China has continued to dominate the nation's economic narrative from the housing sector to agriculture and resources and energy – often to the detriment of relationships with regional nations that approach Beijing with a degree of caution.
Furthermore, Australia's insistence on pursuing 'free trade agreements' with nations that have additional layers of legislative and bureaucratic industry protections, combined with successive governments presiding over the death of Australia's manufacturing sector and a reluctance to invest in advanced manufacturing techniques.
This has prompted Australia to become little more than a mine and farm for the rising powers of Indo-Pacific Asia and the very embodiment of the lazy country moniker, which author Donald Horne originally intended the Lucky Country to be known as.
Off the back of this, Kelly poses an important question, stating: "An intensified debate about the economy and economic policy is now irresistible, with the government’s critics and many community leaders demanding more stimulus to save those sectors under economic threat. The China epidemic is striking at the foundations of the government’s economic stance."
Australia’s position and responsibilities in the Indo-Pacific region will depend on the nation’s ability to sustain itself economically, strategically and politically.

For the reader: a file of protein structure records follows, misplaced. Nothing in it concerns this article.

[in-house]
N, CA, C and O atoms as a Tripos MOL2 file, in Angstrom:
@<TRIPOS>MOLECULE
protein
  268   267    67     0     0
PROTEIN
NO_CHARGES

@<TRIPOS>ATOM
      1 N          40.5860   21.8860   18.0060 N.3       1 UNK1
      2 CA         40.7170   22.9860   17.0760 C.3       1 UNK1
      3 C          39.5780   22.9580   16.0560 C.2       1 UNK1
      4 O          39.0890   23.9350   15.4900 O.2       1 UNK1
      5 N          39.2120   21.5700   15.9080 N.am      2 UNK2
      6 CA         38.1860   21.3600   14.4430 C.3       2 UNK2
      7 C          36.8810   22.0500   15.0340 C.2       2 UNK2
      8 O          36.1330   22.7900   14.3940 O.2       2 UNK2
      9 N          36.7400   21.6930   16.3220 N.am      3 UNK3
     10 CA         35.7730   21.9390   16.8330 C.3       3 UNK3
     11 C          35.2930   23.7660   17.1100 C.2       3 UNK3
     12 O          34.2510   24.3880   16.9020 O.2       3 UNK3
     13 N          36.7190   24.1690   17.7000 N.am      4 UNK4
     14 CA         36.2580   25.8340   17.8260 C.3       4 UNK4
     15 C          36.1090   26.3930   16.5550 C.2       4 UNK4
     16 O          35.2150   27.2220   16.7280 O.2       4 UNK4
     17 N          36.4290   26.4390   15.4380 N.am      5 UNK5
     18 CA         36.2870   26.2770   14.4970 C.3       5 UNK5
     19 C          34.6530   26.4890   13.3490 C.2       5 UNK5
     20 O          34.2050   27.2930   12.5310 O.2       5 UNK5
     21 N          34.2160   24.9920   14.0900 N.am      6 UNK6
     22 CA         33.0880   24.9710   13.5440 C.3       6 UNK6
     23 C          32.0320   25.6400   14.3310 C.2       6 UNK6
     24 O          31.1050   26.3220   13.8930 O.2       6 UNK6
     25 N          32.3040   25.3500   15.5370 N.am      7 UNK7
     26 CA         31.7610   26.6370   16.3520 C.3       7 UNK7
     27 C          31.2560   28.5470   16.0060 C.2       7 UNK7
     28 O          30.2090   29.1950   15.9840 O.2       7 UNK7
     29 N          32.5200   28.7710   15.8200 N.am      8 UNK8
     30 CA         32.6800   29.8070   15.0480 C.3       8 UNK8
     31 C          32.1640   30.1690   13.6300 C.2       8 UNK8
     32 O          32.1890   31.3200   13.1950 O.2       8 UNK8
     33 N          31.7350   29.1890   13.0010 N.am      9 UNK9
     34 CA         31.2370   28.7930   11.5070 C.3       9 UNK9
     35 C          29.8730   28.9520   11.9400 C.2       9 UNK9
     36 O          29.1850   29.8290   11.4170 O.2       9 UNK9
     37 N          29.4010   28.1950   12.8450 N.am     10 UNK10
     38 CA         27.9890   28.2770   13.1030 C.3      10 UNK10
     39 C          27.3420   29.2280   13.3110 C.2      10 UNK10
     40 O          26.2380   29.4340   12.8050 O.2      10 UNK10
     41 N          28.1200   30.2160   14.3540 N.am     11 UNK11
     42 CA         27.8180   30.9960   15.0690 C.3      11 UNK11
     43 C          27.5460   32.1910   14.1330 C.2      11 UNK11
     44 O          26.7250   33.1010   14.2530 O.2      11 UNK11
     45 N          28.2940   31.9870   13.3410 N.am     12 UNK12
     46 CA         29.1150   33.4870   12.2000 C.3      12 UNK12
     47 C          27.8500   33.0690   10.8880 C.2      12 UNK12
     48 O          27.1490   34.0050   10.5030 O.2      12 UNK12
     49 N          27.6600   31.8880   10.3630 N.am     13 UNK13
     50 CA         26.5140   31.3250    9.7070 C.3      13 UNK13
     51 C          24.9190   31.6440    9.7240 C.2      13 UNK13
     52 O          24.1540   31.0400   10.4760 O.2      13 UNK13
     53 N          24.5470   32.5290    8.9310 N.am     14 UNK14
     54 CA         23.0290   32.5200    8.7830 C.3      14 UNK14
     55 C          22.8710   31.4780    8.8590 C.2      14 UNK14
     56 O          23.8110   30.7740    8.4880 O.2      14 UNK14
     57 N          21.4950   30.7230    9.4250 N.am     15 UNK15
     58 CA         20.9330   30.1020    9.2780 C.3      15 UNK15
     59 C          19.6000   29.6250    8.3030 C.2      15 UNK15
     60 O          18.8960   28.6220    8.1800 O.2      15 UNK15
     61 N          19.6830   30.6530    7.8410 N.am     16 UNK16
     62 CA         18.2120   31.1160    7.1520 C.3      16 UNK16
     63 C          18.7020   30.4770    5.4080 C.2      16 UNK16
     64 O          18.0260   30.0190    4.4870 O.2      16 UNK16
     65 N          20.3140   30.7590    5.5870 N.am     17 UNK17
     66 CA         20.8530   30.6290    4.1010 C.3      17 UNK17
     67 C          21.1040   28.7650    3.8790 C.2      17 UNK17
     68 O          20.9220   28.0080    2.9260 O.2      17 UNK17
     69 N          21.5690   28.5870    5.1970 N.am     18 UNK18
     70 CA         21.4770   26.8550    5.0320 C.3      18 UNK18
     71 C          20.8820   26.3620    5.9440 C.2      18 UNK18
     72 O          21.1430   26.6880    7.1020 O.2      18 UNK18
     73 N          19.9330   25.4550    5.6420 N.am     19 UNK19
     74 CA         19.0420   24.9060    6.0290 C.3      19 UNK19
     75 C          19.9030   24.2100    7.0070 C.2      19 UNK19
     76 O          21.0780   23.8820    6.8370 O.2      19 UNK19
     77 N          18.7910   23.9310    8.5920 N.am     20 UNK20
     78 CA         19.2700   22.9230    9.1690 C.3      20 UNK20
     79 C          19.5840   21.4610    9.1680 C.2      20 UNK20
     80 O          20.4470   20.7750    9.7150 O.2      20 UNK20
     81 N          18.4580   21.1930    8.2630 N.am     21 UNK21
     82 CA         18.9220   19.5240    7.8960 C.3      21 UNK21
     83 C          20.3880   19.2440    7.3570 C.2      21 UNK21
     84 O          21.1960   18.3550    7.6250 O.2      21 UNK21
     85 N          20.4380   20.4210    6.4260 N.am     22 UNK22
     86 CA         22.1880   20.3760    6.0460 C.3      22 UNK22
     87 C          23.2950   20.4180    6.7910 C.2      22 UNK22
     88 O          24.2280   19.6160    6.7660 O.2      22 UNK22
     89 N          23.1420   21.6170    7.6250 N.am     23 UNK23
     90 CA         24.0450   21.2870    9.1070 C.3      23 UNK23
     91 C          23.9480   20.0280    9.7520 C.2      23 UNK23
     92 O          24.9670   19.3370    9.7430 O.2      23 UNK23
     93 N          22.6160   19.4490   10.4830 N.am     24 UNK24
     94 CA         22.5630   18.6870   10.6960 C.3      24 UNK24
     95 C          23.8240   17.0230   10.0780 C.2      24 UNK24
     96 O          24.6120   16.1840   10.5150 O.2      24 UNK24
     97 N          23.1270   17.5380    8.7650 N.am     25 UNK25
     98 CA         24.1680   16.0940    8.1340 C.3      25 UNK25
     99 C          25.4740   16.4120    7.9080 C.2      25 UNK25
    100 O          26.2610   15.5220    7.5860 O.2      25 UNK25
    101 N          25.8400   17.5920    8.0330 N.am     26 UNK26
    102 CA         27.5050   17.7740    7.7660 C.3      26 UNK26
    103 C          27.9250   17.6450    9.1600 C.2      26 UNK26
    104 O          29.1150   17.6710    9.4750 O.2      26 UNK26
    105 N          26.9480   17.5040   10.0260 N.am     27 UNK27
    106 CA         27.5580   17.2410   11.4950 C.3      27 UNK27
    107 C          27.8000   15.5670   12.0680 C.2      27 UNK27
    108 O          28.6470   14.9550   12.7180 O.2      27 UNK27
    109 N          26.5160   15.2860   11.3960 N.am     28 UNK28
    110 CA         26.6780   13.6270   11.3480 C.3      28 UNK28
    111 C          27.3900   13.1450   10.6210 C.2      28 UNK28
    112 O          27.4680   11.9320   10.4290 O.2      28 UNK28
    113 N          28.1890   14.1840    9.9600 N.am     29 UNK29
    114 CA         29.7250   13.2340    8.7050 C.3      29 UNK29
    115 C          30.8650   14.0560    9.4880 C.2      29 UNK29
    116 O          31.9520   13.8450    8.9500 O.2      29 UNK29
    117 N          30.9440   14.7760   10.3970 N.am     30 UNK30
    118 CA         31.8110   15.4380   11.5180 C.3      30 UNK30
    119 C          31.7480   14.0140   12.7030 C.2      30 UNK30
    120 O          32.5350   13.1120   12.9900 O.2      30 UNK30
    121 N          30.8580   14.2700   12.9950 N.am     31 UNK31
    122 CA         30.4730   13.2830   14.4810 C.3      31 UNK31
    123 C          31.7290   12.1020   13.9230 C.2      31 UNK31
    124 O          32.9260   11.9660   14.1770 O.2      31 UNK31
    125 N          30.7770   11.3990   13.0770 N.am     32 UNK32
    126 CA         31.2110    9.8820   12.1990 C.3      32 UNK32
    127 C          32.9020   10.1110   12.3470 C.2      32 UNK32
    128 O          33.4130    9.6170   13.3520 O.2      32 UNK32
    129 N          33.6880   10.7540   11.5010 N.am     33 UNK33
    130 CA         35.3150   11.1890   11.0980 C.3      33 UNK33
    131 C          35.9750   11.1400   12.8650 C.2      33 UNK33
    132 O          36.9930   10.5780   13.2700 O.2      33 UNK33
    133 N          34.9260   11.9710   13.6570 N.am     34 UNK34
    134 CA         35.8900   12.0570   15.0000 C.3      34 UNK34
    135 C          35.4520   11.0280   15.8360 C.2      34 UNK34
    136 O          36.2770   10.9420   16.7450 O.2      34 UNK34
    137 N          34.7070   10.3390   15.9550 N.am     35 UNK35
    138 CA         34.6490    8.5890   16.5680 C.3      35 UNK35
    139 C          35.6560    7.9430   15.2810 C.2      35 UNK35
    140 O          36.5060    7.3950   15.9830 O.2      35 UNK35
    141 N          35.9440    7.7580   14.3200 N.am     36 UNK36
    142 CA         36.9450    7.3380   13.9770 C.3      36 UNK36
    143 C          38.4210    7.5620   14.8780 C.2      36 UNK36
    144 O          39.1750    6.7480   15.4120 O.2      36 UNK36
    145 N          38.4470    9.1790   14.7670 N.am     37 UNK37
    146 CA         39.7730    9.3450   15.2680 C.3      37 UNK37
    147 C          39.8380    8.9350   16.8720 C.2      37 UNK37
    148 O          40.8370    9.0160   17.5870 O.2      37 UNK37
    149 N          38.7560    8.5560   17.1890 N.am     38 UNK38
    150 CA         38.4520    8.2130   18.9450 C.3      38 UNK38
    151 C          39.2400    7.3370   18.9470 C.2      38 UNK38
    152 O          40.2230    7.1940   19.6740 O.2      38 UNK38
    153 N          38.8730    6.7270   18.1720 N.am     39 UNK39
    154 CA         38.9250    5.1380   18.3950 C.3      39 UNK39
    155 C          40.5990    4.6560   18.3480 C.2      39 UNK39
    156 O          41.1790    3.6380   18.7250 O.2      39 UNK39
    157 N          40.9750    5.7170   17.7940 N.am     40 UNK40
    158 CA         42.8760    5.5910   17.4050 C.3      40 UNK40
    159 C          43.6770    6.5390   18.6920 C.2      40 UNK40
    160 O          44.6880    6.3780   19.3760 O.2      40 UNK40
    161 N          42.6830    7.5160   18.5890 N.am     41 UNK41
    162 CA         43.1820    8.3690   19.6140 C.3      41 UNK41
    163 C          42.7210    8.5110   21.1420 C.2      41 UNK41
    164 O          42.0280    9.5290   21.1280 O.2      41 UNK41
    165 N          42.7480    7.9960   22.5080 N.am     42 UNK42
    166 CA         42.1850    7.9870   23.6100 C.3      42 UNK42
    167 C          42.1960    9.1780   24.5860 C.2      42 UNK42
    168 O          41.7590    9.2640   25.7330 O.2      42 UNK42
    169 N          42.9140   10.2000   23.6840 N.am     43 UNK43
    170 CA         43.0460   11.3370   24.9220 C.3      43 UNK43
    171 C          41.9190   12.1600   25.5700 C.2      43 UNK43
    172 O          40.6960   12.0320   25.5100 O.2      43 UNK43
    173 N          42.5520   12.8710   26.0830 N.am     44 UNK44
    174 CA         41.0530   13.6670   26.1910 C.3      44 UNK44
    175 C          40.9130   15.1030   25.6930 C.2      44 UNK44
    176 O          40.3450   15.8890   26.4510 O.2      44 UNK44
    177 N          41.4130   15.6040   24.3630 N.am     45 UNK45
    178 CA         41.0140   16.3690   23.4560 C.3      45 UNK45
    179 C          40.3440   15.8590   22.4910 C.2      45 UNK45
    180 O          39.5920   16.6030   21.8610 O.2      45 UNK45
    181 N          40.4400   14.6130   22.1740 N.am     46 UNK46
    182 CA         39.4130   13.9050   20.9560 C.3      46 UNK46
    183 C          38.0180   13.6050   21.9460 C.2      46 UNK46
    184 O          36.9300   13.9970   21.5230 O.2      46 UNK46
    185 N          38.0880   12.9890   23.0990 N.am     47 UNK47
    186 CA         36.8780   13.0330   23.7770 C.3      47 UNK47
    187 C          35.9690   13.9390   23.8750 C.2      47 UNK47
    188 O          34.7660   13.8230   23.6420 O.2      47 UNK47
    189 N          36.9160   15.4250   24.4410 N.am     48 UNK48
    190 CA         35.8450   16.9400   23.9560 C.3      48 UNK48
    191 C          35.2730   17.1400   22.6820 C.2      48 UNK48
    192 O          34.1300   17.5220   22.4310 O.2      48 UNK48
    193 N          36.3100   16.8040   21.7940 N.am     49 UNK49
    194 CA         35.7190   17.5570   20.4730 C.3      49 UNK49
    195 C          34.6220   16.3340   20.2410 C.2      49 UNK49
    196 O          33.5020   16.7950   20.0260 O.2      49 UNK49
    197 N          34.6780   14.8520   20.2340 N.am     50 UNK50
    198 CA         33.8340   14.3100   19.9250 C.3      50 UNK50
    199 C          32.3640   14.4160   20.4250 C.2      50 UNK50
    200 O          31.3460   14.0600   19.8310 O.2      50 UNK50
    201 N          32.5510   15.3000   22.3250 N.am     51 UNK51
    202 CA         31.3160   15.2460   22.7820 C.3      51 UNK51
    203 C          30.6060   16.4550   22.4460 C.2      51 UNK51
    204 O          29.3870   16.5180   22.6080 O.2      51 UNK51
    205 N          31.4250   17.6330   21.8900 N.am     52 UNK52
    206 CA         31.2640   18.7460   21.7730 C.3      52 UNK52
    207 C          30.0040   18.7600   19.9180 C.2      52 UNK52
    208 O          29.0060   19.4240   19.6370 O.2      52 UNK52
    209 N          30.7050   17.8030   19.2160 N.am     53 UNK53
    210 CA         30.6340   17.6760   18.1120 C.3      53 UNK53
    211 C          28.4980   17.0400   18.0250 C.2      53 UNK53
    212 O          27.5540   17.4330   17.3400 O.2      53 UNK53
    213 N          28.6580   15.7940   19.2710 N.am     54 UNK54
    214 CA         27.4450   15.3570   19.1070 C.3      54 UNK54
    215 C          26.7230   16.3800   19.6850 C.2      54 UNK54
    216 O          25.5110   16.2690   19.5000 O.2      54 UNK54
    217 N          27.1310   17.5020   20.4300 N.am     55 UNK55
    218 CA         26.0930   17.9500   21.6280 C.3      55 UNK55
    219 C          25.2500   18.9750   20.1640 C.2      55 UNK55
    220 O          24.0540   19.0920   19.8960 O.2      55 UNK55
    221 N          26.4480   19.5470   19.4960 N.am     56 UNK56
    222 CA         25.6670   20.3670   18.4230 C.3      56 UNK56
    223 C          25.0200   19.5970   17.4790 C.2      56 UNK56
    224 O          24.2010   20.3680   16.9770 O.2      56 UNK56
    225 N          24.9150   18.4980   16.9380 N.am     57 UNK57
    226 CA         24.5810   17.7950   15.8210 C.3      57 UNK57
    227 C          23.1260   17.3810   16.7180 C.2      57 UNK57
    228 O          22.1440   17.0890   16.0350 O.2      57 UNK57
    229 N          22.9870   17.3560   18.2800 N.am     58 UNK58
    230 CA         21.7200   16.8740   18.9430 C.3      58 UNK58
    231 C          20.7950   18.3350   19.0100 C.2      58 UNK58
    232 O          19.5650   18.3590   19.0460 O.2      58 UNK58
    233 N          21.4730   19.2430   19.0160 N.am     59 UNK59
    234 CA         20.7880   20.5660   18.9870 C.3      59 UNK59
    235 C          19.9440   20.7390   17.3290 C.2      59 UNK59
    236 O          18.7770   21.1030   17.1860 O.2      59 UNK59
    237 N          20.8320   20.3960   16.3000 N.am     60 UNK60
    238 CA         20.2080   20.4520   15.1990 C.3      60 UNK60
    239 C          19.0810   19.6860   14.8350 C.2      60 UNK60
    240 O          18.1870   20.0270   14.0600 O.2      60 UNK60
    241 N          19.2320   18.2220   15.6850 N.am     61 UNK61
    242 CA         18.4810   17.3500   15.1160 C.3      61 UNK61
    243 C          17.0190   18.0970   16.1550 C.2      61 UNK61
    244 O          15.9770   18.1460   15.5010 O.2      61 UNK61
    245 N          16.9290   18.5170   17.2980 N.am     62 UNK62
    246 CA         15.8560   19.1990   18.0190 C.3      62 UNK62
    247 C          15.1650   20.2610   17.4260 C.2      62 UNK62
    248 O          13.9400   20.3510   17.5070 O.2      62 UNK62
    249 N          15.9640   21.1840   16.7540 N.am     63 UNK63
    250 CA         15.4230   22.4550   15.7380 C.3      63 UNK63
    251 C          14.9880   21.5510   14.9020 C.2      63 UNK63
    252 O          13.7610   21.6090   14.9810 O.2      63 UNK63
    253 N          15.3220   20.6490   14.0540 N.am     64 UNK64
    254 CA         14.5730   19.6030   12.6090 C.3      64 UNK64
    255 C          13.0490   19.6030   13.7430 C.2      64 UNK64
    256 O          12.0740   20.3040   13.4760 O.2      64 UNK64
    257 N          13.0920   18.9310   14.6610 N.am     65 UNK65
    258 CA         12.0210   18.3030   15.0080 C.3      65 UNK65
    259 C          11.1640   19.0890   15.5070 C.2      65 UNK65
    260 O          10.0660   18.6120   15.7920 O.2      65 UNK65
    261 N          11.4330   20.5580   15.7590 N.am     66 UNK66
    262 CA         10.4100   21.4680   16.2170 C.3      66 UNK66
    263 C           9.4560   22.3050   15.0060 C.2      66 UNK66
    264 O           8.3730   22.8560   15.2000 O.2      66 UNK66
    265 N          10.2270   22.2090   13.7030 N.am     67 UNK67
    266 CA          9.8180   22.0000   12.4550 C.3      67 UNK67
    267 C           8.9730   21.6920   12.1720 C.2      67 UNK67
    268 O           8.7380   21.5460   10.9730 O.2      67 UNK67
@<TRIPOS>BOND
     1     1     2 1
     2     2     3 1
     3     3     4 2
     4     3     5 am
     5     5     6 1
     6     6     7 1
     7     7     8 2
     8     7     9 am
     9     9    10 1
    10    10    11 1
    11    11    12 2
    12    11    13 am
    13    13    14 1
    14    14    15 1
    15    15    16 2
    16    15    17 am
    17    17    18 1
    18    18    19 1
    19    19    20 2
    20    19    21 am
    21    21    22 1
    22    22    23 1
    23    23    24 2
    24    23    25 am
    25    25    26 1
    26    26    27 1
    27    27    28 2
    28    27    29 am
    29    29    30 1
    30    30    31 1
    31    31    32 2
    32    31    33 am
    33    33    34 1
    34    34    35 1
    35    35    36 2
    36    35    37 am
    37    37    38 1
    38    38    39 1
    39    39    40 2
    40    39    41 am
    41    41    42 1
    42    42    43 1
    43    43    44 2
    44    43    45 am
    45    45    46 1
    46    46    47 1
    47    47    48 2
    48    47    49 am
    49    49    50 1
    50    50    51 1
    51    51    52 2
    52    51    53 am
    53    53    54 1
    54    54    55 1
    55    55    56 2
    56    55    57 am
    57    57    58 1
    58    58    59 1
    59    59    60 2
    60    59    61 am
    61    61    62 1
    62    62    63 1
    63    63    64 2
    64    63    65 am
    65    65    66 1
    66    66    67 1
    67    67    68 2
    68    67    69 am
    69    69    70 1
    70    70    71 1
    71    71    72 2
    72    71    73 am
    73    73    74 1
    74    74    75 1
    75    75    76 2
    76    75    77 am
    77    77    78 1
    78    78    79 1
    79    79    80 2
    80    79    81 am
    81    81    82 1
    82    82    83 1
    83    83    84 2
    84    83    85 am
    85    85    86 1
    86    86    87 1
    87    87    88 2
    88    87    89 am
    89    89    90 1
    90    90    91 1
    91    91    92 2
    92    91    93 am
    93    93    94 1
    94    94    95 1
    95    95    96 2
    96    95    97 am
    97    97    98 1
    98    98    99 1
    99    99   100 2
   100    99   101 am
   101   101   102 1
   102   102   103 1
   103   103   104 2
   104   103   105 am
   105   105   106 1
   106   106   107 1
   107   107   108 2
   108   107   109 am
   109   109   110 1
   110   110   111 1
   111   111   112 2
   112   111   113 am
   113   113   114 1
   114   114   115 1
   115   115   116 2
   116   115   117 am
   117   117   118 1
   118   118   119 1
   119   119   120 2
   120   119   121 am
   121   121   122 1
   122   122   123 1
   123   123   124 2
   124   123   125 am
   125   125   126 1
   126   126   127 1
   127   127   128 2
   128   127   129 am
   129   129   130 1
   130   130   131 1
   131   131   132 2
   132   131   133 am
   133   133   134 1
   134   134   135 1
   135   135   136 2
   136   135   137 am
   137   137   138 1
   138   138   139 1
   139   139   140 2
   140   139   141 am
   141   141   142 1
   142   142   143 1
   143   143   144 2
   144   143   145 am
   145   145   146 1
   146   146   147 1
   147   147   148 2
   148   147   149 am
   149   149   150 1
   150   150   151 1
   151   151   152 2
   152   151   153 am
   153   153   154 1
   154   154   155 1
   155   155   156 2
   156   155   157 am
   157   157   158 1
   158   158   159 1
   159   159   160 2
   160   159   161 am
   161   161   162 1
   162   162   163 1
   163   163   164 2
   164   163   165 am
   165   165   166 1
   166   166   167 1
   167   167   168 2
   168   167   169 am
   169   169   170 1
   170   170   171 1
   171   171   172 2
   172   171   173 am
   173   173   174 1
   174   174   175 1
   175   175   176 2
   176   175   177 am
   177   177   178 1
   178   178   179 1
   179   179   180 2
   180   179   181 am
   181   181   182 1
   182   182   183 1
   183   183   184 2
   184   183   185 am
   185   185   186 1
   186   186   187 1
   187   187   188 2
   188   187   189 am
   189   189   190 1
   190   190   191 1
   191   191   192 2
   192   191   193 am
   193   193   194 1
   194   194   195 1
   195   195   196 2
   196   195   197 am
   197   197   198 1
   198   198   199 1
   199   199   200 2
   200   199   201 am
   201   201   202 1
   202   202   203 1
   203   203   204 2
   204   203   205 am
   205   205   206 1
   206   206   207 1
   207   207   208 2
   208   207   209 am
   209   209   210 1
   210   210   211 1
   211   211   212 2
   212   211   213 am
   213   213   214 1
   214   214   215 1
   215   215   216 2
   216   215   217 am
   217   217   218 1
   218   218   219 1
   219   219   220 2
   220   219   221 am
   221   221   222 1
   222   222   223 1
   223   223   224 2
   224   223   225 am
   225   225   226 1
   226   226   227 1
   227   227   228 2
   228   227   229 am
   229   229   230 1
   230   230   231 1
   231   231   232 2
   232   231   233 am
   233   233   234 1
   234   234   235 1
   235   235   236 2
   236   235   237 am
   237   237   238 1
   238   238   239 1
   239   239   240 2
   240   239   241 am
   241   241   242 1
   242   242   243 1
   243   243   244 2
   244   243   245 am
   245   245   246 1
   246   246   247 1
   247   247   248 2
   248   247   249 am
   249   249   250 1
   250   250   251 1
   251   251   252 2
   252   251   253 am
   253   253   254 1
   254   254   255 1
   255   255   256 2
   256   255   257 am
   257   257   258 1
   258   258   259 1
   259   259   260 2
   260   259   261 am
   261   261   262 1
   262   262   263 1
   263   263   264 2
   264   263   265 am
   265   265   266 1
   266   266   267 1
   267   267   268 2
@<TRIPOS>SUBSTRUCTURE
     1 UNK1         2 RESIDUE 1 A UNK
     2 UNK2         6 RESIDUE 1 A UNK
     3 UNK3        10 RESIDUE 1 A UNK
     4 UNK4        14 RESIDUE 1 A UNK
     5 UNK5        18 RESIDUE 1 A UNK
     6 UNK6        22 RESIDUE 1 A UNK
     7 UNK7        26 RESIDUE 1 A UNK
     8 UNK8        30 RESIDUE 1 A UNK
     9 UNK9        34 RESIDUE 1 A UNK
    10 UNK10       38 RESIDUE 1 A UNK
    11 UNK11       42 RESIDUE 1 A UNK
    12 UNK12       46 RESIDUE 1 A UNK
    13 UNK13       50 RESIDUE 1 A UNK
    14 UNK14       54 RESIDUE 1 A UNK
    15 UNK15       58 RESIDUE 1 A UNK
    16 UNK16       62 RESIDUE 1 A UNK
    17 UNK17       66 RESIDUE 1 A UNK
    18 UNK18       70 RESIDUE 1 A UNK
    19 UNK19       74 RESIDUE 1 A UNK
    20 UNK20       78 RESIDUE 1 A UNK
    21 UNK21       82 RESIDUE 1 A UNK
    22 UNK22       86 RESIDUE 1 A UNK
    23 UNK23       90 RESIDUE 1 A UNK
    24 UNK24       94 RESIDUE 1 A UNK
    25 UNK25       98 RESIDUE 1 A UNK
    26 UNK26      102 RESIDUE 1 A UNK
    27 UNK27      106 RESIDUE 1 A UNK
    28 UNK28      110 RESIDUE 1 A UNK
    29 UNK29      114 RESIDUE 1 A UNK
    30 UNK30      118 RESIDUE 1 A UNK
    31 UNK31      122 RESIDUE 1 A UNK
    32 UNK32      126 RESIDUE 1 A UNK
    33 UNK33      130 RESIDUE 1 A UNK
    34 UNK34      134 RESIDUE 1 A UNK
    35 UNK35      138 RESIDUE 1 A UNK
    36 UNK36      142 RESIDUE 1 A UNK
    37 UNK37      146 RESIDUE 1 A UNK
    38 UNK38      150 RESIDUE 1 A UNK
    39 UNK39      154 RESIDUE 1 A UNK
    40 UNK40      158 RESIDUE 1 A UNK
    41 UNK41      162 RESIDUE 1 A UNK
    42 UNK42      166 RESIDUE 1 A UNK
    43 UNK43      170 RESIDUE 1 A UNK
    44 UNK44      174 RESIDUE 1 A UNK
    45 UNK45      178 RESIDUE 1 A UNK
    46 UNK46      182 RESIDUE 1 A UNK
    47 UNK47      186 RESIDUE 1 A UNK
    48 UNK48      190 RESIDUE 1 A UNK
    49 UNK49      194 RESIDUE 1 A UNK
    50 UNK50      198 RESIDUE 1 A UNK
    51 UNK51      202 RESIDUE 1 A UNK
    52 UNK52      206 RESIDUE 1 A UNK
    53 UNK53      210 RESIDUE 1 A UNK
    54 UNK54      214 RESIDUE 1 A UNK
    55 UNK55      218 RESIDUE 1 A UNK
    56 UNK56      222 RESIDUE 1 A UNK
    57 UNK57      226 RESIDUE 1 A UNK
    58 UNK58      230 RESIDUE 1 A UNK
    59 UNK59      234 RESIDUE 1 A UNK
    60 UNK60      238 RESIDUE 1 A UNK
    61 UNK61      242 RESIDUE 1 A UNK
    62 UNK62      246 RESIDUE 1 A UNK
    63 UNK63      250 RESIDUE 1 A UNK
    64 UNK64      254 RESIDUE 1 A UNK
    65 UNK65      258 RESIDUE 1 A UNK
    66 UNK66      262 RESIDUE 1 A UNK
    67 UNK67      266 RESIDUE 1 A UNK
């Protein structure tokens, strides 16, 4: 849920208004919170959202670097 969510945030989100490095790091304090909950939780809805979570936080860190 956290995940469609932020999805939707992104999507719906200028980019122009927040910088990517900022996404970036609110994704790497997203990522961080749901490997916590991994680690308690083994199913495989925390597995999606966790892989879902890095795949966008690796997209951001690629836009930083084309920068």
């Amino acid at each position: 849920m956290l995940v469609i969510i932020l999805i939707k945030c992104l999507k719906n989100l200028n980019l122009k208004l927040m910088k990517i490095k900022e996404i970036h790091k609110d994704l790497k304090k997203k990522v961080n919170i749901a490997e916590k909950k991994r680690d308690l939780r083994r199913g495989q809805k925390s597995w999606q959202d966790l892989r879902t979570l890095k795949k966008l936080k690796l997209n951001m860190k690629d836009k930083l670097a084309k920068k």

Despite the nation’s virtually unrivalled wealth of natural resources, agricultural and industrial potential, there is a lack of a cohesive national security strategy integrating the development of individual yet complementary public policy strategies to support a more robust Australian role in the region.
Enhancing Australia’s capacity to act as an independent power, incorporating great power-style strategic economic, diplomatic and military capability serves as a powerful symbol of Australia’s sovereignty and evolving responsibilities in supporting and enhancing the security and prosperity of Indo-Pacific Asia.
Shifting the public discussion away from the default Australian position of “it is all a little too difficult, so let’s not bother” will provide unprecedented economic, diplomatic, political and strategic opportunities for the nation.
However, as events continue to unfold throughout the region and China continues to throw its economic, political and strategic weight around, can Australia afford to remain a secondary power or does it need to embrace a larger, more independent role in an era of increasing great power competition?
Further complicating the nation’s calculations is the declining diversity of the national economy, the ever present challenge of climate change impacting droughts, bushfires and floods, Australia’s energy security and the infrastructure needed to ensure national resilience.